Gilles Mingasson, Getty Images
Guest Bre Pettis, right, tells "Wired Science" host Ziya Tong how to use a disposable camera to take high speed photographs.

BEVERLY HILLS, Calif. — PBS went looking for the next great science show and ended up getting "Wired."

"Wired Science," that is, which airs Wednesdays at 7 p.m. on KUED-Ch. 7.

PBS programmers literally put out sort of an all-points bulletin to their member stations and producers. And among those whose interest was piqued was Karen Hunte at KCET in Los Angeles.

"I said, 'Hmm, we'd like to respond to this. What would be the most compelling

show that we could put together?"' she said.

Hunte and her KCET colleague, Megan Callaway, "came up with the idea of approaching Wired (magazine) because they seemed to fit all of the things that we would be trying to do to fit the PBS mandate."

So, out of the blue, they called Melanie Cornwall at Wired magazine, who was instantly interested.

"The appeal was incredible," Cornwall said. "What Karen was proposing was a prime-time show on PBS to redefine how science and technology programming gets made. It's one of those pinch-me moments, like, 'Really? Where's the fine print?'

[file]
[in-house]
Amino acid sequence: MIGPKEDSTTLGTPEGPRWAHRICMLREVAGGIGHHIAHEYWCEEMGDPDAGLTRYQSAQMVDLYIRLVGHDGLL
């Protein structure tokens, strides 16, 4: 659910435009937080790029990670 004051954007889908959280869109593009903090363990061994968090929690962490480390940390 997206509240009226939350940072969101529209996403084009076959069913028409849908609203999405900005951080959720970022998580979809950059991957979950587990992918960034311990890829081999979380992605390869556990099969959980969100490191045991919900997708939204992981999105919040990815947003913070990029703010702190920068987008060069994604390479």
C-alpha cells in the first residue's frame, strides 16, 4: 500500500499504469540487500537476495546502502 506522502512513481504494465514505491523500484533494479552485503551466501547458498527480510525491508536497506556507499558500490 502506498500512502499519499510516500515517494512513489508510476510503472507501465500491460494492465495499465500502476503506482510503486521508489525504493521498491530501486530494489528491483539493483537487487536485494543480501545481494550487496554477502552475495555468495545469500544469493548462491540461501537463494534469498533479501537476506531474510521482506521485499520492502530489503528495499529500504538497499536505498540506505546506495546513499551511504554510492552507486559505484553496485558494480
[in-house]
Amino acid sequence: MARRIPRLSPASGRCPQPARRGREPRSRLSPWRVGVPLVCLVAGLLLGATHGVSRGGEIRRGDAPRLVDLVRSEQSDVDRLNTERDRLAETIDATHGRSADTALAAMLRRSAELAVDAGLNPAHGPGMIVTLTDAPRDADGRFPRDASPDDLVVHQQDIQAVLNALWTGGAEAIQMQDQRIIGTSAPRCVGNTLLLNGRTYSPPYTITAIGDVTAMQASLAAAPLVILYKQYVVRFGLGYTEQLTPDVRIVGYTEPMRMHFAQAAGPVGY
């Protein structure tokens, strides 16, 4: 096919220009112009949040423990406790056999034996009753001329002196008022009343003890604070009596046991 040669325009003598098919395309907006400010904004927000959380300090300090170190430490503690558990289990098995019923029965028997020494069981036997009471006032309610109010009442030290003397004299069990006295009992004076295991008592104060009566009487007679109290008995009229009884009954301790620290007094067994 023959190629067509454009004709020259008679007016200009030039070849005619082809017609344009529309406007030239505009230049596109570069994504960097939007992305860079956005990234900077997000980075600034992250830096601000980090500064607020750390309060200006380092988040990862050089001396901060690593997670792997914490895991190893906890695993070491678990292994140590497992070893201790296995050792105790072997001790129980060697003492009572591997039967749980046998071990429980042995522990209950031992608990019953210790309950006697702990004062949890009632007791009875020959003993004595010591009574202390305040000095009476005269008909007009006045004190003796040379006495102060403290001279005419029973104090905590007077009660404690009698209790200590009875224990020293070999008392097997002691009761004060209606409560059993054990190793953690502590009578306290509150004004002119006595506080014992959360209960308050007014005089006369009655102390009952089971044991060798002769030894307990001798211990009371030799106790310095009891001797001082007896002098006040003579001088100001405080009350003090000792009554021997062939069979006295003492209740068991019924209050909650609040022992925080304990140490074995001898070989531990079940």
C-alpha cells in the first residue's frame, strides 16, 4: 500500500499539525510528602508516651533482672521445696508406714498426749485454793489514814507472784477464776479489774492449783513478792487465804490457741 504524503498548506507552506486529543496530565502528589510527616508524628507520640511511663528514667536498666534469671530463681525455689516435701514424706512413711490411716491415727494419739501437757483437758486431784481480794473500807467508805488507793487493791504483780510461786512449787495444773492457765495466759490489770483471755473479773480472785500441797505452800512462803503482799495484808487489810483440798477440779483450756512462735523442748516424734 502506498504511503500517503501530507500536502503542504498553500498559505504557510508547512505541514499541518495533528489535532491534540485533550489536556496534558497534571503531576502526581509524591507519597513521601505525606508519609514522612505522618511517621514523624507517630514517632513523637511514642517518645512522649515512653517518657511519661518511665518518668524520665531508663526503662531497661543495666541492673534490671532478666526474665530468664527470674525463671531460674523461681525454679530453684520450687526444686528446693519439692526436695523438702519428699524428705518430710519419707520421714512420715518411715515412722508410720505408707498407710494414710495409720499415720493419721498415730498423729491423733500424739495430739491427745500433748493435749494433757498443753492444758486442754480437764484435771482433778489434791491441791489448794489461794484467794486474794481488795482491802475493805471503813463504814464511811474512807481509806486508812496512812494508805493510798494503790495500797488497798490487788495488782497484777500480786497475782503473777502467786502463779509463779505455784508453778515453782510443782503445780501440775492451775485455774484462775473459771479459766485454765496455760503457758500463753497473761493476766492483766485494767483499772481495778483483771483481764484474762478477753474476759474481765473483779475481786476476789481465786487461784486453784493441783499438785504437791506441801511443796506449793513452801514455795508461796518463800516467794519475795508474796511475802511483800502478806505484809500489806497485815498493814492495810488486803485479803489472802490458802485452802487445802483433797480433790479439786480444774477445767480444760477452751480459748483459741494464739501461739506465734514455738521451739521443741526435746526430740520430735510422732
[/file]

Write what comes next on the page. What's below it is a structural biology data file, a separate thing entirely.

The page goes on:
"It was a really unprecedented opportunity for Wired. We'd actually never had a shot at anything like this before."

After putting together a pilot and winning a contest of sorts — PBS commissioned three science pilots and chose "Wired Science" to become a series — the first season of 10 episodes began airing last month. It's sort of science with a bit of an attitude.

Tonight's episode (7 p.m., Ch. 7) includes segments on drought, how to take high-speed photos with low-cost cameras, and the ongoing debate among audiophiles about whether digital or analog is the way to go.

"Wired Science" doesn't make light of real science or reporting on it, but it does often approach topics in a less-serious manner.

"I think that the particular Wired-magazine take on science and technology is quite optimistic, said executive producer David Axelrod. "It's always looking for the future that's just over the next hill."

"I think scientists are some of the most quirky and unusual people I've met most of the time," said Ziya Tong, one of the show's hosts. "So they bring their own level of irreverence to the stories."

And the goal of the TV series is to appeal not just to older viewers, but younger ones as well.

In feedback and research after airing the pilot, "We found that there were families watching this show," Hunte said. "There were parents watching with their sons or daughters."

The goal is to "balance fun with information and make it as accessible as possible."


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